Bacon is Pete, the father of two children – teenager Stephanie (Lucy Fry) and her younger autistic brother Mikey (David Mazouz). Pete and his wife Bronny (Radha Mitchell) take their kids camping at the Grand Canyon where Mikey finds some marked rocks, removes them, and takes them home. Afterwards, all of the cliched disturbances at night, power outages, markings on the walls, animal attacks, and an unusual amount of melodrama occur.

Kevin Bacon doesn’t look like he’s enjoying himself in “The Darkness.” He mumbles his lines and appears embarrassed portraying a dimwitted cheater. No one in this movie is likable, which is unusual for a haunted house movie. The families in “The Conjuring,” “Insidious,” “Sinister,” and “Poltergeist” were all charming and lovable families that we could root for. The Taylors in “The Darkness” aren’t that family.

Pete has a history of womanizing and being an absent workaholic, Bronny is an alcoholic, and Stephanie hides an eating disorder from her parents and picks on Mikey constantly? This is one dysfunctional family, but the problem is there isn’t anything to make them redeemable.

Stephanie’s eating disorder subplot drops after two scenes and we never hear anything again. We don’t know why she has this condition; it just happens. Pete’s boss (Paul Reiser) encourages him to go after a young receptionist and claims to worship him for his womanizing past. We know nothing about what made Bronny pick up the bottle in the first place, so this subplot comes off pointless and forced.

“The Darkness” was trying too hard to be “The Babadook,” but that movie took time to pace itself between scares and develop the characters, making their flaws understandable. “The Darkness” isn’t that at all. For a couple concerned about their kids being terrorized by a ghost, they sure don’t mind going out on a double date.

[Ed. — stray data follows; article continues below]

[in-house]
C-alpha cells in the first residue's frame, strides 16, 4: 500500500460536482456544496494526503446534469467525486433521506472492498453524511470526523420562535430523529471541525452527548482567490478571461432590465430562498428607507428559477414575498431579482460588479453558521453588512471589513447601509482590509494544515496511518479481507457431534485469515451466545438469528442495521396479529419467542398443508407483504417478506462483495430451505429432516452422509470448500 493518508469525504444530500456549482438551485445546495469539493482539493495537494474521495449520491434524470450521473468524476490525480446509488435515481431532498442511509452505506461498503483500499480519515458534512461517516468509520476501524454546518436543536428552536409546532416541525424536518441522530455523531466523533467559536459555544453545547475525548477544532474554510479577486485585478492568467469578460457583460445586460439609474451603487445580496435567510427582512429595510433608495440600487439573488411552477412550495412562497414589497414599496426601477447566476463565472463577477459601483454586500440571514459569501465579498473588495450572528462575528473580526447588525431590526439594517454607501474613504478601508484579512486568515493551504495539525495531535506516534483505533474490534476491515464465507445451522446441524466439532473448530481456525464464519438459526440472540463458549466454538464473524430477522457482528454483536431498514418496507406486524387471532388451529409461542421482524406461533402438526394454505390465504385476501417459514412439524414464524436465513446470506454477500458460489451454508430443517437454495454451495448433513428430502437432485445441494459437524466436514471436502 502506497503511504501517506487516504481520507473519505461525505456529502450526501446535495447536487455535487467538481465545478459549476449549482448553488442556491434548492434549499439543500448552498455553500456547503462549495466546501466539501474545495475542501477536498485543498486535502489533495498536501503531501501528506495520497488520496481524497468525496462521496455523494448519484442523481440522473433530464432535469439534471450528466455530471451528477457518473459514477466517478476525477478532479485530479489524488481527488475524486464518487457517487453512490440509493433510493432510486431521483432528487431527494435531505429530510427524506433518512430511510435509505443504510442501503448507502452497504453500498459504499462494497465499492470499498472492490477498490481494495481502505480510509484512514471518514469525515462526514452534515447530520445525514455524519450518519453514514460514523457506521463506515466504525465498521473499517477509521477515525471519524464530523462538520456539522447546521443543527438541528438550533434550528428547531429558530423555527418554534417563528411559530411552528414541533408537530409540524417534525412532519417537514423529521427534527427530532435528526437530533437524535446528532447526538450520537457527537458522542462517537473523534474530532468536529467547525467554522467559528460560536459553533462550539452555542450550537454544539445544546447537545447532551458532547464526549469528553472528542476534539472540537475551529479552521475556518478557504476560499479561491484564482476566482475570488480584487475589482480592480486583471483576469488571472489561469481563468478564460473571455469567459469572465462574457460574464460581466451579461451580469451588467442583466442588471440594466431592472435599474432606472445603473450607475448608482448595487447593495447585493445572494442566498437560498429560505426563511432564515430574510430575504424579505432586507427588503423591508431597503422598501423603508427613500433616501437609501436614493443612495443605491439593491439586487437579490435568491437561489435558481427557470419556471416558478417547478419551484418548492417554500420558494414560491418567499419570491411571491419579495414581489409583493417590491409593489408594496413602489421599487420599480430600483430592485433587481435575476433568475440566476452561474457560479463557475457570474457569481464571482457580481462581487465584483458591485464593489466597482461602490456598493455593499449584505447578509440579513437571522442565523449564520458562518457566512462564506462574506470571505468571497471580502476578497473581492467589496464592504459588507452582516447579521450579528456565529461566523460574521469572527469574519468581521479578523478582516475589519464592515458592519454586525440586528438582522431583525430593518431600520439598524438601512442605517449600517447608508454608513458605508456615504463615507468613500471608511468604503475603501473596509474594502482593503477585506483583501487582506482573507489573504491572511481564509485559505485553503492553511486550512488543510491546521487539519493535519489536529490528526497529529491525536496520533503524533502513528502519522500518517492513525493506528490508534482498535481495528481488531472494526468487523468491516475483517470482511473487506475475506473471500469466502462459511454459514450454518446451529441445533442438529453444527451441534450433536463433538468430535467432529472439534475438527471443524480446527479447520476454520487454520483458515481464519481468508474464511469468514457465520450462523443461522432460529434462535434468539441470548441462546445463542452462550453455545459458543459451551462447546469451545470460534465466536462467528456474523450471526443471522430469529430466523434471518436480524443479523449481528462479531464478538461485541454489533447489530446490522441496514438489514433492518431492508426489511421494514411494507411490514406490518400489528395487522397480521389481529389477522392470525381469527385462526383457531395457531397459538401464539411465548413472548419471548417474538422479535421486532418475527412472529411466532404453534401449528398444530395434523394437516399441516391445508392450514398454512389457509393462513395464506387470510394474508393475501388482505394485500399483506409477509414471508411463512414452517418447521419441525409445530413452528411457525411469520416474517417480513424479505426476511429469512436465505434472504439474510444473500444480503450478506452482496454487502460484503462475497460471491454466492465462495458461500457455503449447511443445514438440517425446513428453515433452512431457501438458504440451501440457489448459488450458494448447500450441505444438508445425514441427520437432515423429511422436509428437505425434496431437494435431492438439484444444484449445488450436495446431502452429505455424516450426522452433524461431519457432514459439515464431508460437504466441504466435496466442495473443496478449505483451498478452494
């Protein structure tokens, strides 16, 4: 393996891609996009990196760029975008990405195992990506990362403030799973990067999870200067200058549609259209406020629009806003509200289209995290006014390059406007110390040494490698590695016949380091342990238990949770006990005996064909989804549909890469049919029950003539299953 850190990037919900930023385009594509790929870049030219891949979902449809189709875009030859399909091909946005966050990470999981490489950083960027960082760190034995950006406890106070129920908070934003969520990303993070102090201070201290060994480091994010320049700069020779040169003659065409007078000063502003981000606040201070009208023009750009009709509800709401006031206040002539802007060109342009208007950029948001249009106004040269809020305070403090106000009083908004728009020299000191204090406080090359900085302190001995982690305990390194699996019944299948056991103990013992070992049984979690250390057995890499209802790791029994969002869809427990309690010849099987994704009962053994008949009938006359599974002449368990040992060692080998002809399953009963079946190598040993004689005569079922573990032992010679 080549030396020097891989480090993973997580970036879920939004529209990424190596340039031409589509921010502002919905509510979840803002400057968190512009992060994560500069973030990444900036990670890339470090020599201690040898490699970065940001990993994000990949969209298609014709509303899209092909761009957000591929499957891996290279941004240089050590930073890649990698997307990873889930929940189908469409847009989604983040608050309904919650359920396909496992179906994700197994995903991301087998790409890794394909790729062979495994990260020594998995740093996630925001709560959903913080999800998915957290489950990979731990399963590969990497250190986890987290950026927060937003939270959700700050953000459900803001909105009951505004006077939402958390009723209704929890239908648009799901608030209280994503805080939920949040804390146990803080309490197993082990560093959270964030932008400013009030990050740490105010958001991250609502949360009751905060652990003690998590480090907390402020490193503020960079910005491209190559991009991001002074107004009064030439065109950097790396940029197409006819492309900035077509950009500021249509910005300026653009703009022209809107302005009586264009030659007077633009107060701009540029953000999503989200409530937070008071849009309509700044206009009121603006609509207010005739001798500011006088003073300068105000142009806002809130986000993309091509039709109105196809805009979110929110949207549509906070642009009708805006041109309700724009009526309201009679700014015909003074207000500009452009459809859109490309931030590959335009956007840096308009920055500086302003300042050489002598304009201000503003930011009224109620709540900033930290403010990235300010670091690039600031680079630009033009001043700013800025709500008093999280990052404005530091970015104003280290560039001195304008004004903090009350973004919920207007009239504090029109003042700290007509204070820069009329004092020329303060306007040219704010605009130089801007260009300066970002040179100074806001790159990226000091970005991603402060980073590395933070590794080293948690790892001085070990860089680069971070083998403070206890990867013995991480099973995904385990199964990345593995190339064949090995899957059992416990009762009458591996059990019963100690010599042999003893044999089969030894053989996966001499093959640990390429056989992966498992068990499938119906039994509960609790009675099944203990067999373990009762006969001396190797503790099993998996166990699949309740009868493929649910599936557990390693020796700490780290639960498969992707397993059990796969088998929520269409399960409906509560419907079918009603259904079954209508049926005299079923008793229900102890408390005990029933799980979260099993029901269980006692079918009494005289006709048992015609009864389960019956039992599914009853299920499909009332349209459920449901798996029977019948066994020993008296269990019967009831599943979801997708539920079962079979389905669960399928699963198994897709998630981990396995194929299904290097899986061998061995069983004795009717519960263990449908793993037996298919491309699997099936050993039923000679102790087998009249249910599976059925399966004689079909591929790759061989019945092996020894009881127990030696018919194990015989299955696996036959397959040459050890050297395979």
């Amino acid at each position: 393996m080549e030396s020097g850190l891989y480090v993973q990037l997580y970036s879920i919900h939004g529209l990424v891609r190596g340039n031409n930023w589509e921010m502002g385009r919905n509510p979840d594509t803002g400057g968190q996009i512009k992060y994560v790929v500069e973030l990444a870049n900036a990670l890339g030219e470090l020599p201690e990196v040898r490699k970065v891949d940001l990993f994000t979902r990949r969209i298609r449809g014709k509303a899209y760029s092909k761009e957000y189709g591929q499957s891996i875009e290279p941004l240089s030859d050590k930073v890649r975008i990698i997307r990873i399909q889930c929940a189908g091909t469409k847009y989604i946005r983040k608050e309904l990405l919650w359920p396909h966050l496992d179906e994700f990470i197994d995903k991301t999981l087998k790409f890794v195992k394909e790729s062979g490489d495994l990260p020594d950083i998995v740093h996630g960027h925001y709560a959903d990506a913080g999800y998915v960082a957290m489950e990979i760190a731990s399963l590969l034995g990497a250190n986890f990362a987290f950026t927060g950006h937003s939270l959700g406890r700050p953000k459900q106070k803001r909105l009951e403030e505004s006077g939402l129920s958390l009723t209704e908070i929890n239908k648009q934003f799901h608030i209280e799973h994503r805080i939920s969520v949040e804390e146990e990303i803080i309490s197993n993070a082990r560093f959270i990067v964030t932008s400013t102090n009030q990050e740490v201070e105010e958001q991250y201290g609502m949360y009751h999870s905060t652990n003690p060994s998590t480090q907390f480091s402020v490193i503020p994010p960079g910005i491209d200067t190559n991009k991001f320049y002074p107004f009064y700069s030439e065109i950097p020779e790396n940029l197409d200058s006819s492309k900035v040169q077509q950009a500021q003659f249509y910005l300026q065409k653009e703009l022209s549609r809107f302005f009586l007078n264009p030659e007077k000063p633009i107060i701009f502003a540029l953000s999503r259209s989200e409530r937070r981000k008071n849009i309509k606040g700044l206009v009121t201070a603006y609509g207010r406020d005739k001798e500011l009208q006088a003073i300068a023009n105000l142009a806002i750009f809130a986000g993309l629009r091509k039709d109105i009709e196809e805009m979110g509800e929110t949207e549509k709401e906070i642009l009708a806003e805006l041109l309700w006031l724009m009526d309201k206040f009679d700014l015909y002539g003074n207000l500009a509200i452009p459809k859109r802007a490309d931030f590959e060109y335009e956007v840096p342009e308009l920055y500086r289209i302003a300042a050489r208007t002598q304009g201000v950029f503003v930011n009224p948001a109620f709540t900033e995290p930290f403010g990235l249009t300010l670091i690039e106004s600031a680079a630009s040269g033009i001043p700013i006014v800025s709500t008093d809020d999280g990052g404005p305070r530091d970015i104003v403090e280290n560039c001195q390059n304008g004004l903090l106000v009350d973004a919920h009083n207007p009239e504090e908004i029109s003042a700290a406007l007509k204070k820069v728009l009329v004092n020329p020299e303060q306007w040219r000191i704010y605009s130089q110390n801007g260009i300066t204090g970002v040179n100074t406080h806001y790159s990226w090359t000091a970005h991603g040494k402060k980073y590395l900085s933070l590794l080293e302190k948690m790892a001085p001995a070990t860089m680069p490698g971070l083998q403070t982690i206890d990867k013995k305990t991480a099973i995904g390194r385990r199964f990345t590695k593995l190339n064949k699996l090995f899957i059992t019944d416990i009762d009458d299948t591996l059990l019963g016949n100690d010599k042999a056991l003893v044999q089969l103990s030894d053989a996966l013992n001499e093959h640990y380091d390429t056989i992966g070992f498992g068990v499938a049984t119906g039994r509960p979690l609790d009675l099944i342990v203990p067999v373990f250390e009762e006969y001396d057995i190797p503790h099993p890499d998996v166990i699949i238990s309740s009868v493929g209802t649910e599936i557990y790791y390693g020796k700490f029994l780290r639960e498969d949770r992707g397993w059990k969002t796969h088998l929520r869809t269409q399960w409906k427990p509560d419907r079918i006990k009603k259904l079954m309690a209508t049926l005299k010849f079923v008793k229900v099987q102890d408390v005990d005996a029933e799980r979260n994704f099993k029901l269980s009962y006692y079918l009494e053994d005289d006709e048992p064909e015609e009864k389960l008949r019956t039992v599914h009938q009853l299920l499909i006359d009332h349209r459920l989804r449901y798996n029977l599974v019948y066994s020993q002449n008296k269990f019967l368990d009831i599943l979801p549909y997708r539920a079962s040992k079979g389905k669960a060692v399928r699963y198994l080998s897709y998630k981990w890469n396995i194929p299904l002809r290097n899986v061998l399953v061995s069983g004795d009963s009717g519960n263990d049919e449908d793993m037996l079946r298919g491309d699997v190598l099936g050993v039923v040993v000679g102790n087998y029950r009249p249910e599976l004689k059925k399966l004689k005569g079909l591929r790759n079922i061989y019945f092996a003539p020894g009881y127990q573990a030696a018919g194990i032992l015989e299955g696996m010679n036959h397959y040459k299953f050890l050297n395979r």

The scares in this movie are as you expect: eerie music, someone investigates a noise, nothing there, turn around, and CLANNNNNNNNG! The climax itself isn’t convincing or scary since all they have to do is put the rocks away.

Director Greg McLean also brought us “Wolf Creek” in 2005, and he sure has warped ideas about women. In “Wolf Creek,” our only female characters are tortured and shot to death while the man survives. In “The Darkness,” our only female characters are either stereotypes or exposition tools. McLean should listen to the great George RR Martin and just write female characters as people.

“The Darkness” is a mess, and in a year of really good horror films and thrillers, “The Darkness” is the worst horror flick of 2016 so far.

Grade: F

“Keanu”

Yeah, I’m late on this one. I just saw “Keanu,” which was released two weeks ago (I saw “Green Room” that weekend instead), and I get it. Cats are adorable.

Did you ever see that badass 2014 action movie, “John Wick?” Well, this is a similar plot, but in comedy format. Rell (Jordan Peele) adopts an adorable kitten to cope with a breakup, finds the cat is abducted, then enlists his cousin Clarence (Keegan-Michael Key) to rescue the cat.

“Keanu” works best as a parody of action movies and takes jabs at “John Wick,” “True Romance” (1993), “The Boondock Saints” (1999), “Bad Boys” (1995), and a million other action movies. Keegan and Peele (easiest way to refer to them) clearly love action movies and are great as average Joe’s trying to be tough.

Clarence is in a hapless marriage due to his low self-esteem and lack of thrills while Rell is focused on rescuing his beloved kitten, Keanu. This is where the laughs are because Rell is increasingly traumatized when exposed to shootouts and crazed celebrities trying to kill him, while Clarence enjoys teaching his gang of thugs about George Michael.